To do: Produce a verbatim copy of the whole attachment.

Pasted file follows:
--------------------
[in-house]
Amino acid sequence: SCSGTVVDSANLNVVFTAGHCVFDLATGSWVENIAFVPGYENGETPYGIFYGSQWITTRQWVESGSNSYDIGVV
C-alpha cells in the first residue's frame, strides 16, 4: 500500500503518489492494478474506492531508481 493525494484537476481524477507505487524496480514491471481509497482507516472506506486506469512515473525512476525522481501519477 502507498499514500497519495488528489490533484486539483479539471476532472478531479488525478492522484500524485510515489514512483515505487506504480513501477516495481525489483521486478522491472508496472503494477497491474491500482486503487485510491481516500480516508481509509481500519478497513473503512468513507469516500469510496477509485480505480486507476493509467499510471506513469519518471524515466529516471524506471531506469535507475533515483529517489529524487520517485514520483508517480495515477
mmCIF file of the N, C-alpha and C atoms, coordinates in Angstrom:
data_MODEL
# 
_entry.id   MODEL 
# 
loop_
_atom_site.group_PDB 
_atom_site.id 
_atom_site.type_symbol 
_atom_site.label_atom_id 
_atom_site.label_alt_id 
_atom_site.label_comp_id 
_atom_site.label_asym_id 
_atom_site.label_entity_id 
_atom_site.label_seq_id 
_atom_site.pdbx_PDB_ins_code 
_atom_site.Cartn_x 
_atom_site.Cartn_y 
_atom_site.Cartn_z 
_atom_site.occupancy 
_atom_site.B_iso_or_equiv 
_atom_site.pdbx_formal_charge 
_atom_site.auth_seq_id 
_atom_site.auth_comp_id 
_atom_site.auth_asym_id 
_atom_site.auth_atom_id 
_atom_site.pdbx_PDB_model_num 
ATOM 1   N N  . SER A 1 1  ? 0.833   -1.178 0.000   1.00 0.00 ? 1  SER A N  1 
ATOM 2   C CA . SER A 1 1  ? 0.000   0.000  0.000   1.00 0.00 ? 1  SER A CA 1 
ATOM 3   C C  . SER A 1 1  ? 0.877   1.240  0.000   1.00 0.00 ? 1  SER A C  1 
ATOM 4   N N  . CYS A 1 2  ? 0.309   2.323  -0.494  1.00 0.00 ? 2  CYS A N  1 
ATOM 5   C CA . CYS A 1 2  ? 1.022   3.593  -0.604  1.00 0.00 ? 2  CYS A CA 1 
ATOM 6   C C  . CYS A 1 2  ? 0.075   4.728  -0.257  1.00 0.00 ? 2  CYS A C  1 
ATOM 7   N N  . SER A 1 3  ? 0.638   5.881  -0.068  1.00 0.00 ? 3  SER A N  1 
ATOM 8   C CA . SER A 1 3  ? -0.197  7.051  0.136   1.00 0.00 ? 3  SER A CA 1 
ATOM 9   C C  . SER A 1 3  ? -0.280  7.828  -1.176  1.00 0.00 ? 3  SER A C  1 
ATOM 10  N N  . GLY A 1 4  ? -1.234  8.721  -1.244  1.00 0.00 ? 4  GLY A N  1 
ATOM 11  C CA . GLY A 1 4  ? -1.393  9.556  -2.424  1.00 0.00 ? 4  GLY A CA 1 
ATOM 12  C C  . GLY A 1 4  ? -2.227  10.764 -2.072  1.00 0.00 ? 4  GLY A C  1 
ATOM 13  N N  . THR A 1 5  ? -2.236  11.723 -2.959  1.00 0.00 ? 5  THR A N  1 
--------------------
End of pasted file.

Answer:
[in-house]
Amino acid sequence: SCSGTVVDSANLNVVFTAGHCVFDLATGSWVENIAFVPGYENGETPYGIFYGSQWITTRQWVESGSNSYDIGVV
C-alpha cells in the first residue's frame, strides 16, 4: 500500500503518489492494478474506492531508481 493525494484537476481524477507505487524496480514491471481509497482507516472506506486506469512515473525512476525522481501519477 502507498499514500497519495488528489490533484486539483479539471476532472478531479488525478492522484500524485510515489514512483515505487506504480513501477516495481525489483521486478522491472508496472503494477497491474491500482486503487485510491481516500480516508481509509481500519478497513473503512468513507469516500469510496477509485480505480486507476493509467499510471506513469519518471524515466529516471524506471531506469535507475533515483529517489529524487520517485514520483508517480495515477
mmCIF file of the N, C-alpha and C atoms, coordinates in Angstrom:
data_MODEL
# 
_entry.id   MODEL 
# 
loop_
_atom_site.group_PDB 
_atom_site.id 
_atom_site.type_symbol 
_atom_site.label_atom_id 
_atom_site.label_alt_id 
_atom_site.label_comp_id 
_atom_site.label_asym_id 
_atom_site.label_entity_id 
_atom_site.label_seq_id 
_atom_site.pdbx_PDB_ins_code 
_atom_site.Cartn_x 
_atom_site.Cartn_y 
_atom_site.Cartn_z 
_atom_site.occupancy 
_atom_site.B_iso_or_equiv 
_atom_site.pdbx_formal_charge 
_atom_site.auth_seq_id 
_atom_site.auth_comp_id 
_atom_site.auth_asym_id 
_atom_site.auth_atom_id 
_atom_site.pdbx_PDB_model_num 
ATOM 1   N N  . SER A 1 1  ? 0.833   -1.178 0.000   1.00 0.00 ? 1  SER A N  1 
ATOM 2   C CA . SER A 1 1  ? 0.000   0.000  0.000   1.00 0.00 ? 1  SER A CA 1 
ATOM 3   C C  . SER A 1 1  ? 0.877   1.240  0.000   1.00 0.00 ? 1  SER A C  1 
ATOM 4   N N  . CYS A 1 2  ? 0.309   2.323  -0.494  1.00 0.00 ? 2  CYS A N  1 
ATOM 5   C CA . CYS A 1 2  ? 1.022   3.593  -0.604  1.00 0.00 ? 2  CYS A CA 1 
ATOM 6   C C  . CYS A 1 2  ? 0.075   4.728  -0.257  1.00 0.00 ? 2  CYS A C  1 
ATOM 7   N N  . SER A 1 3  ? 0.638   5.881  -0.068  1.00 0.00 ? 3  SER A N  1 
ATOM 8   C CA . SER A 1 3  ? -0.197  7.051  0.136   1.00 0.00 ? 3  SER A CA 1 
ATOM 9   C C  . SER A 1 3  ? -0.280  7.828  -1.176  1.00 0.00 ? 3  SER A C  1 
ATOM 10  N N  . GLY A 1 4  ? -1.234  8.721  -1.244  1.00 0.00 ? 4  GLY A N  1 
ATOM 11  C CA . GLY A 1 4  ? -1.393  9.556  -2.424  1.00 0.00 ? 4  GLY A CA 1 
ATOM 12  C C  . GLY A 1 4  ? -2.227  10.764 -2.072  1.00 0.00 ? 4  GLY A C  1 
ATOM 13  N N  . THR A 1 5  ? -2.236  11.723 -2.959  1.00 0.00 ? 5  THR A N  1 